Culture

The Silver Screen Playbook: How Jennifer Lawrence and Kristen Stewart Manage to Keep their Heads (and Careers) Together

If the media gods' prophecy becomes reality and Jennifer Lawrence follows her iconifying turn as Katniss in the big-screen version of "The Hunger Games" with the lead role in "The Silver Linings Playbook," the earth will not spin off its axis, the time-space continuum will remain intact, and Kim Kardashian will remain an inexplicable presence in our cultural peripheral vision. And yet because the fervor surrounding The Hunger Games long ago reached fever pitch, Jennifer Lawrence's every move has become monitored more closely than a pre-hacking-scandal British celebrity.

Even in this age of wall-to-wall celebrity coverage, there are few stars subject to more adulation and scrutiny than the actors chosen to embody teenage heroines from blockbuster literary franchises. Jennifer Lawrence and Kristen Stewart are now sharing space near the the eye of this hurricane and it can be a heady, exciting, confusing, and potentially emotionally damaging place to be. From a distance, they both seem relatively impervious to the storm of attention -- but that doesn't mean it hasn't been a struggle.

Having interviewed Kristen Stewart (aka Twilight's Bella Swan) several years ago at the height of "Twilight" mania, it was clear that becoming a vehicle for people's escapist fantasies had taken its toll. She had decided to use her time off from the vampire saga to retreat to the relative obscurity of New Orleans, where she was shooting a no-budget film in which she played a teen stripper. She seemed giddy with the rare freedom she felt as  she gave me a walking tour of the low-rent neighborhood where she was spending most of her time researching the role in the darkened anonymity of real stripper bars. As Stewart gulped down oysters, she seemed to be living on borrowed time, like the  girl on the lam she was.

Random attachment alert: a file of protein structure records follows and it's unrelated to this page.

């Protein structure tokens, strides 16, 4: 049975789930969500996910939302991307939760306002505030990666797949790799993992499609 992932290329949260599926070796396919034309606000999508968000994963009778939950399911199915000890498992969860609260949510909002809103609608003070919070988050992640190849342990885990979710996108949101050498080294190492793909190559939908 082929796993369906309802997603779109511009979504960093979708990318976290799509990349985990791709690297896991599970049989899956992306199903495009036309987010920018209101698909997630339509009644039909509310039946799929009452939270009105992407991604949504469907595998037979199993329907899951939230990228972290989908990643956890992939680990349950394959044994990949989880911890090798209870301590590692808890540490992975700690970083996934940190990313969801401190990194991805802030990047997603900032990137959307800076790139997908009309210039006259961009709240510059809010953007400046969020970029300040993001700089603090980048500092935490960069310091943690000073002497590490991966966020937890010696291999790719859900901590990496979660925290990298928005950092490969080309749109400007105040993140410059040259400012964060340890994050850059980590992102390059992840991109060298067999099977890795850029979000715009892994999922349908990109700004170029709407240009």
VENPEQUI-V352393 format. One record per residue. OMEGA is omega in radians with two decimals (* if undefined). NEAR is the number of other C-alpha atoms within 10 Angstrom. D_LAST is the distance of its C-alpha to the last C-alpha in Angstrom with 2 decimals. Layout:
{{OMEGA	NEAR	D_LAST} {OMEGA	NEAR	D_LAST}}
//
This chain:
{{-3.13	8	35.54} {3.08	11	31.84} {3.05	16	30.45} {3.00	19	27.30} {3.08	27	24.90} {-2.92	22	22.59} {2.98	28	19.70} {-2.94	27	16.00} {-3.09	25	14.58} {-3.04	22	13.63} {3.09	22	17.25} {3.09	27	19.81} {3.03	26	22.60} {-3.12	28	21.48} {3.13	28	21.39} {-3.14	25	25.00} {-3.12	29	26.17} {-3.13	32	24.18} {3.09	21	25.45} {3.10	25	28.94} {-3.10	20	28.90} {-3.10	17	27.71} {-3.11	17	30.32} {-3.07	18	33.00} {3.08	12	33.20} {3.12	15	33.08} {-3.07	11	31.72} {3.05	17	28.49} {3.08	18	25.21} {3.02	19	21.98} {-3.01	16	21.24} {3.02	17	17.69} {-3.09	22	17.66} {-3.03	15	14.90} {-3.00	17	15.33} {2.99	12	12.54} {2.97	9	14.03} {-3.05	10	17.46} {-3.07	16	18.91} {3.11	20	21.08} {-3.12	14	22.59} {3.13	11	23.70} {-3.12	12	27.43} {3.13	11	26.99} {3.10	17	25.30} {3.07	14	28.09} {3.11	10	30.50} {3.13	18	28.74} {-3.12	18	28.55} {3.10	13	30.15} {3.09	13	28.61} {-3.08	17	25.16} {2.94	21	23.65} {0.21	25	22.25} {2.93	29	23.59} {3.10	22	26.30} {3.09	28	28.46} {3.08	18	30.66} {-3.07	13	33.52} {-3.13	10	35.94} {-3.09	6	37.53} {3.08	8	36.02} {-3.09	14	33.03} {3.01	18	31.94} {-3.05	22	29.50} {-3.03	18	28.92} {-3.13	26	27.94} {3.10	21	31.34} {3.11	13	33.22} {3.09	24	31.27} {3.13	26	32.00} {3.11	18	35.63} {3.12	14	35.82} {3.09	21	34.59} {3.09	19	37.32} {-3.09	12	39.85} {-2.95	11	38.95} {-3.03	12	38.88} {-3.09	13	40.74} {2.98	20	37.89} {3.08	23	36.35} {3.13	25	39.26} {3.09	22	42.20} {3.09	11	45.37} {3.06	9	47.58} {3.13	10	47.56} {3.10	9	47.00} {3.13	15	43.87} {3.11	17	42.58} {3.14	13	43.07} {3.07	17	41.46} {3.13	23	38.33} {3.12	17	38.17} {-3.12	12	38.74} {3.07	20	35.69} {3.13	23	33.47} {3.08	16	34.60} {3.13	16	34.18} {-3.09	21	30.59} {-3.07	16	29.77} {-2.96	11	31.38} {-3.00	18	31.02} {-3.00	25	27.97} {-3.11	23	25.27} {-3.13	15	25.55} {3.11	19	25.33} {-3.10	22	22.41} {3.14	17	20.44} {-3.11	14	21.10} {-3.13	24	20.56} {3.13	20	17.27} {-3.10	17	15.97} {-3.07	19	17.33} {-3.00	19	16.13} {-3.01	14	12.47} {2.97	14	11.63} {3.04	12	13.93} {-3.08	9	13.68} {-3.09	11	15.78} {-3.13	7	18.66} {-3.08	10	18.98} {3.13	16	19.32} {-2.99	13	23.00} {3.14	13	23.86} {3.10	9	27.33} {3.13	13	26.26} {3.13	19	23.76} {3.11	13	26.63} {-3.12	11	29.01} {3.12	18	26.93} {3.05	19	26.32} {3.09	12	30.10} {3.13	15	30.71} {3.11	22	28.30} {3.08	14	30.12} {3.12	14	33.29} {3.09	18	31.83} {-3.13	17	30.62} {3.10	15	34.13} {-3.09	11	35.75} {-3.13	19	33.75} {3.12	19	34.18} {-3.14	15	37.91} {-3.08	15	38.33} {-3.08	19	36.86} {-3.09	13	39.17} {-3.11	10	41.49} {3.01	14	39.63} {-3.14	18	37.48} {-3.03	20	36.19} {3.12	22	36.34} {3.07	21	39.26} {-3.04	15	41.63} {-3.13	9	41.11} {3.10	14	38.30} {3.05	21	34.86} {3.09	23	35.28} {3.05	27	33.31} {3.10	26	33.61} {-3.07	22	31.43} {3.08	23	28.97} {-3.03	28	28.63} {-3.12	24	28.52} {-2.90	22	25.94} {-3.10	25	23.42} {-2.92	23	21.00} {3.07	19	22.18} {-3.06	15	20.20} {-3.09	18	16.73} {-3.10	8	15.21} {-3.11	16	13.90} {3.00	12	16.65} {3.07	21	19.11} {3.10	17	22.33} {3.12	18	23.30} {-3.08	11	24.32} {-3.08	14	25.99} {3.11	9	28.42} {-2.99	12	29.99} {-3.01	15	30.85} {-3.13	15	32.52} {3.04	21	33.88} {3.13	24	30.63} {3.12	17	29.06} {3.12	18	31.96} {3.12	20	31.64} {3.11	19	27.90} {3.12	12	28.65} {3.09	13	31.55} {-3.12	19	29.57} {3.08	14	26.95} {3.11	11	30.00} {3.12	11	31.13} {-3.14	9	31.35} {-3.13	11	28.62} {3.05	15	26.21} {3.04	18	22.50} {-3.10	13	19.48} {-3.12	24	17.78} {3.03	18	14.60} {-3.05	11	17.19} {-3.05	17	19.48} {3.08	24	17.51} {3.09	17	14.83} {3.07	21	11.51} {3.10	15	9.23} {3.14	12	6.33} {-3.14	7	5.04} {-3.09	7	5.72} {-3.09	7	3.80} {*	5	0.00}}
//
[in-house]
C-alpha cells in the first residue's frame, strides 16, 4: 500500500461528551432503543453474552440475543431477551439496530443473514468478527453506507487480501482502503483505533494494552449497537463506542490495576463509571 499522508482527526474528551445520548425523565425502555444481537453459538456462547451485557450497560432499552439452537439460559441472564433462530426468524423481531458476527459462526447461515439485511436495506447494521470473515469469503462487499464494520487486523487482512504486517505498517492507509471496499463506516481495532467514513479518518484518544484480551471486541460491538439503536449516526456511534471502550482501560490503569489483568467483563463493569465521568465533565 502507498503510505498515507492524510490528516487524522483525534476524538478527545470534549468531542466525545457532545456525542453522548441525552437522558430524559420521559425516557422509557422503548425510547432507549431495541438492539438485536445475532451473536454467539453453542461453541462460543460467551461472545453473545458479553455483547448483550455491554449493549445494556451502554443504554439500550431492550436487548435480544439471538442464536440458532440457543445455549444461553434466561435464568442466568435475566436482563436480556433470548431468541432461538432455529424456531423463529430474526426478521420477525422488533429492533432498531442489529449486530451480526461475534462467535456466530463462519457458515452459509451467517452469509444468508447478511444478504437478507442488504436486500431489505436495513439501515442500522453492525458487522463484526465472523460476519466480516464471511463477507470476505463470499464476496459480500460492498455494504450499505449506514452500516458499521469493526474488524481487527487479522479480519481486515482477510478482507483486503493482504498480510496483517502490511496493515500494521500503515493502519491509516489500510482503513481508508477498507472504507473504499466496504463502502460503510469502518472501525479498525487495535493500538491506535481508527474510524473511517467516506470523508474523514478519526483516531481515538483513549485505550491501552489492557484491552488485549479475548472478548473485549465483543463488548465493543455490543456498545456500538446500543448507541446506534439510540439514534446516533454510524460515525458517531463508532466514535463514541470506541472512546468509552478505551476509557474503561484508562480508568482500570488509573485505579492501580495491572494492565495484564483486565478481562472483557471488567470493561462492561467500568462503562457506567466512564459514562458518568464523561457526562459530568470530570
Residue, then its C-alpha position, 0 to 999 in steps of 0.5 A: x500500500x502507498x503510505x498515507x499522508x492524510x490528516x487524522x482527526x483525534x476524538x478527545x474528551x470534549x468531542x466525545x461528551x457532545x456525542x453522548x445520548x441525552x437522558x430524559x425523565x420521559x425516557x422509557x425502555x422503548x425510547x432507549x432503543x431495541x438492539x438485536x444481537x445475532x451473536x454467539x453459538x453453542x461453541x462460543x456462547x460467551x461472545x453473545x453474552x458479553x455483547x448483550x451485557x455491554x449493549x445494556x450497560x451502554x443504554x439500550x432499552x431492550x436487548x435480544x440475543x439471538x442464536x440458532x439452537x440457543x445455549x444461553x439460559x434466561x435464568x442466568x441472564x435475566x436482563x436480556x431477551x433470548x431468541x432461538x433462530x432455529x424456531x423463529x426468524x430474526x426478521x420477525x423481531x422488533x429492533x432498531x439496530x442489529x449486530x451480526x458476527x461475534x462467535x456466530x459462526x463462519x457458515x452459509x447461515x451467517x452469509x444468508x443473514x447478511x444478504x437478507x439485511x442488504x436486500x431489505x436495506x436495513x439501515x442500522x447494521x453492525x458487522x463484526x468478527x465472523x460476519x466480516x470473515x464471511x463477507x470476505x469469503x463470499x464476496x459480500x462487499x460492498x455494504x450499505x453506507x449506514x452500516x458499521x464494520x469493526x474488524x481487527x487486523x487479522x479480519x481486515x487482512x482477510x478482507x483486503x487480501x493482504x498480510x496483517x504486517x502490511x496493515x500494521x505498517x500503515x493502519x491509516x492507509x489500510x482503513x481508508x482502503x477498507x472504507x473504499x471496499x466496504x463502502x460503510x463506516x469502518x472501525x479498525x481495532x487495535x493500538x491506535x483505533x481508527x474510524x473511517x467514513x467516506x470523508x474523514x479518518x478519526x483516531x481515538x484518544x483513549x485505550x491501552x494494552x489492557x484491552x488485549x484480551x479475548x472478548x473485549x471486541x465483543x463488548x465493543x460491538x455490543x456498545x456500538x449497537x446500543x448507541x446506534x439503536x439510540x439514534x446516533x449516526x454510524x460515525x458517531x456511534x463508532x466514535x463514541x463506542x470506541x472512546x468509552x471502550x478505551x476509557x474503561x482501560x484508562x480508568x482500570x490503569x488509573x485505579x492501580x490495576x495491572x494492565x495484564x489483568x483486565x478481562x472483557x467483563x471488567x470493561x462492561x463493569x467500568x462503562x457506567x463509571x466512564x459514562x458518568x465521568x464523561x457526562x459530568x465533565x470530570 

If Lawrence isn't careful, she could find herself in a similar situation: a human projection screen for the fantasies of the most lonely and restless among us. Though The Hunger Games doesn't come close to Twilight levels of chest-heaving romance, the books have justifiably inspired a cultish devotion from readers eager to see cinematic iterations of these profound and exhilarating allegories about the casual cruelty we tolerate and perpetrate in our media conformist society. Lawrence will inevitably become (if she hasn't already) the vehicle through which fans connect with the books and characters. She will be a subject of endless debate. People will come out against or in favor of Team Katniss. And there will be those who punch and jab as if she were their opponent in a death match. Her personal life will be the subject of great fascination. And make no mistake: Every career misstep and triumph will be parsed, dissected, and analyzed across the digiverse.

Which brings us full-circle to her potential role as long-suffering estranged wife who inspires Mark Wahlberg to clean up his life after a stint in a mental institution in David O. Russell's adaptation of The Silver Lining's Playbook by Matthew Quick. It's quite a leap forward in terms of age, life experience, and maturity from the characters Lawrence has played in the past. But with Russell's proven ability to push great actors to do their best work with roles that look just okay on the page, we're keeping faith. (Think: Christian Bale in "The Fighter" and Ben Stiller in "Flirting with Disaster.") Plus, we can't help but root for this project because the book offers such a warm and winning portrait of the struggle to rebuild after an emotional meltdown stops life in its tracks.

Talk about a project (not to mention an allegory ) worth getting behind. This is especially poignant when you consider the menu of projects from which Lawrence will choose her first post-Hunger Games role. The most promising of the batch is the Sissy Spacek-directed "Sweet Tea," about the struggles a group of Alabama families face attempting to survive during the Depression.  Then there's "Truckstop," in which she's been rumored to play a troubled prostitute who befriends a man with cerebral palsy -- a role, should she take it, that would be eerily reminiscent of Stewart's stripper project, "Welcome to the Rileys," which came and went last year virtually unseen.

Here's hoping Silver Linings becomes a prophetic project for Lawrence and that Stewart finds her own fairytale ending in the title role of "Snow White and the Huntsman."

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